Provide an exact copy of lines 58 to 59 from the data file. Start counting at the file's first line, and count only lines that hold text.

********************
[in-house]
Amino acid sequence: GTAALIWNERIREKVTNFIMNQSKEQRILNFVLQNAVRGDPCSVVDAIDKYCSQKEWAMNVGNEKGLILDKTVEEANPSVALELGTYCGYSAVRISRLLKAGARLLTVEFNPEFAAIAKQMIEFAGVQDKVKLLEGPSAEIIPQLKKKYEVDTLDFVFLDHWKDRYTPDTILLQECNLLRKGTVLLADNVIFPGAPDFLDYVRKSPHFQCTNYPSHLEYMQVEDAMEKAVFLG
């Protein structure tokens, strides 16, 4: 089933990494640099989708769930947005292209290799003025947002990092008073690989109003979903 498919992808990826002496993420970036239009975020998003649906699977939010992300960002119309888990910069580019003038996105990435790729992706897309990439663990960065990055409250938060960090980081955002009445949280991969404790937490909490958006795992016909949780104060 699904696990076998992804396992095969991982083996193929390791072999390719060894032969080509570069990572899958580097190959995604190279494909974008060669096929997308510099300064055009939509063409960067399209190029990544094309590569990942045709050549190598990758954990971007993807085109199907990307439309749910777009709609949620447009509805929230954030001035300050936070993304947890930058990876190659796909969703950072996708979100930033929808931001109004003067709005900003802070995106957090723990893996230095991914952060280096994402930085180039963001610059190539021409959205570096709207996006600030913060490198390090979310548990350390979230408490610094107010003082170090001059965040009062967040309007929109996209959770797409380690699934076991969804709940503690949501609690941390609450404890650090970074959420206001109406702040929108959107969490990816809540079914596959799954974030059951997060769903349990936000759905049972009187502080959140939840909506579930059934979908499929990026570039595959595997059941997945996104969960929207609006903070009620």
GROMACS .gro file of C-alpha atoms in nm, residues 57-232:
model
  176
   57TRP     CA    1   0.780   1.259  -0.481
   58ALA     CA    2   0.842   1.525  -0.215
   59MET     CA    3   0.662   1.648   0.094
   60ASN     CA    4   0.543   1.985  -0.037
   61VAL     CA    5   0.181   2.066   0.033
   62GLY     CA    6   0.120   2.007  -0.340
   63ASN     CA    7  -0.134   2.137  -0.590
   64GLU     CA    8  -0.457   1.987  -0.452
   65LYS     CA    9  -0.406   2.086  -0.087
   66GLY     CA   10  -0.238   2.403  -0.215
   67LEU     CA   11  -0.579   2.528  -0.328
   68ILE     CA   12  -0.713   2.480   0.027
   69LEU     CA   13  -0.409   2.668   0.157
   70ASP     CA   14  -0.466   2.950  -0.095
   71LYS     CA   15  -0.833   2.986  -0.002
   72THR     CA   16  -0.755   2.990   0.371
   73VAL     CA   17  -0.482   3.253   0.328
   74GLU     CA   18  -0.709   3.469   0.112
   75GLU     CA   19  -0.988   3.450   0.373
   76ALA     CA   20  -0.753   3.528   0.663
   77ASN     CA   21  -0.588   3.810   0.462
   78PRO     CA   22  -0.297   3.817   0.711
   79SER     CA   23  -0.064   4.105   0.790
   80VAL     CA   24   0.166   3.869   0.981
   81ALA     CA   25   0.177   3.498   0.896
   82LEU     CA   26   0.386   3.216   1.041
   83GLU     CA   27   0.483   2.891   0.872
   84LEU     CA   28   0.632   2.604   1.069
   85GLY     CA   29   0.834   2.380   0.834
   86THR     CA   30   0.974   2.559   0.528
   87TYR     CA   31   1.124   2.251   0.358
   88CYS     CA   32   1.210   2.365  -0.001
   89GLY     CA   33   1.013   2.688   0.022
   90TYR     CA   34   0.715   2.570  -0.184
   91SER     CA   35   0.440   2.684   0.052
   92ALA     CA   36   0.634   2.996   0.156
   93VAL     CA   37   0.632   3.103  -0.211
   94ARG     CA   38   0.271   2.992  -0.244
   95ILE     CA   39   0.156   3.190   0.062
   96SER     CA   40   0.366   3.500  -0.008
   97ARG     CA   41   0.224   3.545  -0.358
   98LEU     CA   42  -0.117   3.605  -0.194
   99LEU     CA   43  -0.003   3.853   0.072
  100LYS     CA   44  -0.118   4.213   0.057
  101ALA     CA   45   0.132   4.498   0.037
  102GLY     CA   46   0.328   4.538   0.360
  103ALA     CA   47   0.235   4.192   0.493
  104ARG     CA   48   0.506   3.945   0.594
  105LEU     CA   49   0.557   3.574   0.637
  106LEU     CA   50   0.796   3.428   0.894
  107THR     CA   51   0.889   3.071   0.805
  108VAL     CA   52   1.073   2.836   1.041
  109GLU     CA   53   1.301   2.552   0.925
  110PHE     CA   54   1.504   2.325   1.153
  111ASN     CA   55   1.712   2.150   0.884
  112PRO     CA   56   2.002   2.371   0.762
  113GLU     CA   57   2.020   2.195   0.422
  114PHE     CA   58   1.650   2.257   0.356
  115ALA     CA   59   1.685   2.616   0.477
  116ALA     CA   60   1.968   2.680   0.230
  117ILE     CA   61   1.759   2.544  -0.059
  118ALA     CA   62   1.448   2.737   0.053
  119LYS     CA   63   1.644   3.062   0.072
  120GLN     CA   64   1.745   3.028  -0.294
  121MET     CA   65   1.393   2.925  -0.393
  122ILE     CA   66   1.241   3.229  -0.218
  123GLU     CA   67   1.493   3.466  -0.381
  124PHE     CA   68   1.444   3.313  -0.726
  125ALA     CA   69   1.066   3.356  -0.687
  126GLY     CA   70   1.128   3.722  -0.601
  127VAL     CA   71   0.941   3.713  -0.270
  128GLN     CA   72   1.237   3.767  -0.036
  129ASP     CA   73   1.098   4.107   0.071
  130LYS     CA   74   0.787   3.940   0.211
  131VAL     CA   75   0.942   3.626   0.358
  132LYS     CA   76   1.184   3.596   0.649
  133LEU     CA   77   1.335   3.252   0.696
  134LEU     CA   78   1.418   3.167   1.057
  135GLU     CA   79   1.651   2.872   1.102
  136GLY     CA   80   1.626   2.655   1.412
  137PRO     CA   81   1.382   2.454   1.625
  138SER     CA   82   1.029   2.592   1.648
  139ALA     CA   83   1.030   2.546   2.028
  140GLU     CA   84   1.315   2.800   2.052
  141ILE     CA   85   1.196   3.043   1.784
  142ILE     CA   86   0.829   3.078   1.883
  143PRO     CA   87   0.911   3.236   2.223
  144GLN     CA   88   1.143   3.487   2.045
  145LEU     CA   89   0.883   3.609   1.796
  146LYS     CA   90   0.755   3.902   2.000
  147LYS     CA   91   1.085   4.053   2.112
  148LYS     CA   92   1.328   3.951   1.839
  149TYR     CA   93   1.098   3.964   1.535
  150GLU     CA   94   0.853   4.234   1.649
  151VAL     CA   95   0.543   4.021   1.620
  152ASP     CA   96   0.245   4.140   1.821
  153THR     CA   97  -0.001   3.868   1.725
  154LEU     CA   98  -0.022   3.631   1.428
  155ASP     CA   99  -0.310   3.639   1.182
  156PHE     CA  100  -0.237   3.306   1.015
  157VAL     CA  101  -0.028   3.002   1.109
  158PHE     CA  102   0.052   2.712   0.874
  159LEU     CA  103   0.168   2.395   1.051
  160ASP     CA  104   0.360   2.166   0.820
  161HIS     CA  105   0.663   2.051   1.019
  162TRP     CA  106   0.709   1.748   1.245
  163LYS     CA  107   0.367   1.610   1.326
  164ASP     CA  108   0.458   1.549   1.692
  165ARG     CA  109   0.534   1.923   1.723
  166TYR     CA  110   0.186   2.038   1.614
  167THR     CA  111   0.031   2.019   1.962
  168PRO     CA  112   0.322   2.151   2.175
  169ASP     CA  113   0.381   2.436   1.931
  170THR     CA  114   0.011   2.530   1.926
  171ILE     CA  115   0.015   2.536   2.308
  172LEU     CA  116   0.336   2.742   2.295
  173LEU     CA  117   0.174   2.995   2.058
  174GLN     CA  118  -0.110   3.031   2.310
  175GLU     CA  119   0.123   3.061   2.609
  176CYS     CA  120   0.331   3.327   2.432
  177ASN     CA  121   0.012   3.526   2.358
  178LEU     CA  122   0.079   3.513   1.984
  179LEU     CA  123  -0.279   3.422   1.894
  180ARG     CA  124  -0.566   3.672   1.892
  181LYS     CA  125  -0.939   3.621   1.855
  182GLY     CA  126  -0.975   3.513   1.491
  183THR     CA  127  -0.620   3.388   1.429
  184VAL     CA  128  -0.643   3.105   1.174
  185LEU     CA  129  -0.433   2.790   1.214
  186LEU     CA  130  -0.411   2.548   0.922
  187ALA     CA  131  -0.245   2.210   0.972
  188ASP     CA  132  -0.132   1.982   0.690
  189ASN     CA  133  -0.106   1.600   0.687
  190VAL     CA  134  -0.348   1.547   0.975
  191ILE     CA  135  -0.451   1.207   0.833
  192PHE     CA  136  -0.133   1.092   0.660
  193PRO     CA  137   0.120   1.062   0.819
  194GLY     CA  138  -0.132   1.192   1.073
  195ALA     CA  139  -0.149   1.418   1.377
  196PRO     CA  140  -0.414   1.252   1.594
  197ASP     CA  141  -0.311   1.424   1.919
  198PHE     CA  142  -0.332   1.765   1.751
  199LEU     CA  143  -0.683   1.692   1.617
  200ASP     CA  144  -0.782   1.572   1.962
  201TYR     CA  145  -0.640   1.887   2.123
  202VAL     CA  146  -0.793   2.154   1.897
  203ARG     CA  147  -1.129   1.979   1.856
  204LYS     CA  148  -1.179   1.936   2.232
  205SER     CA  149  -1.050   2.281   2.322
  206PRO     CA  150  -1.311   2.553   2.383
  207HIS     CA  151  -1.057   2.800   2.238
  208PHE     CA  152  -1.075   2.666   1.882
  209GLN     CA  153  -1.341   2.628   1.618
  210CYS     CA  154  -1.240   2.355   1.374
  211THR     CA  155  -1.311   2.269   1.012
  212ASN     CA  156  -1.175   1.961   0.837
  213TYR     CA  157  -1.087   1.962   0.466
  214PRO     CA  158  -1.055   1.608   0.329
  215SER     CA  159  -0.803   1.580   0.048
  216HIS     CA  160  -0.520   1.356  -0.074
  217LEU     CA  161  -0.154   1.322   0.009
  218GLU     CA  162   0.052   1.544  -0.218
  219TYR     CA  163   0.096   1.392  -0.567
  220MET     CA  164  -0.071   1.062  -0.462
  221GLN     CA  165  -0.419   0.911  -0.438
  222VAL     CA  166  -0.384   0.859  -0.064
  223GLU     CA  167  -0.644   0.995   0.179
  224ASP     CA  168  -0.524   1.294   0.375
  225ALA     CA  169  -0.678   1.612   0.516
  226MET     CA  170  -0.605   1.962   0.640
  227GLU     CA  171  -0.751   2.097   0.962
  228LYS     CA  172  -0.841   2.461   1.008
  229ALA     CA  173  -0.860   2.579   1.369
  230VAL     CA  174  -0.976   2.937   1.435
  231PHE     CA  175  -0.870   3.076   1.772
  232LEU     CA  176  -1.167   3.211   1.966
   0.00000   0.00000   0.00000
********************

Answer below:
  108VAL     CA   52   1.073   2.836   1.041
  109GLU     CA   53   1.301   2.552   0.925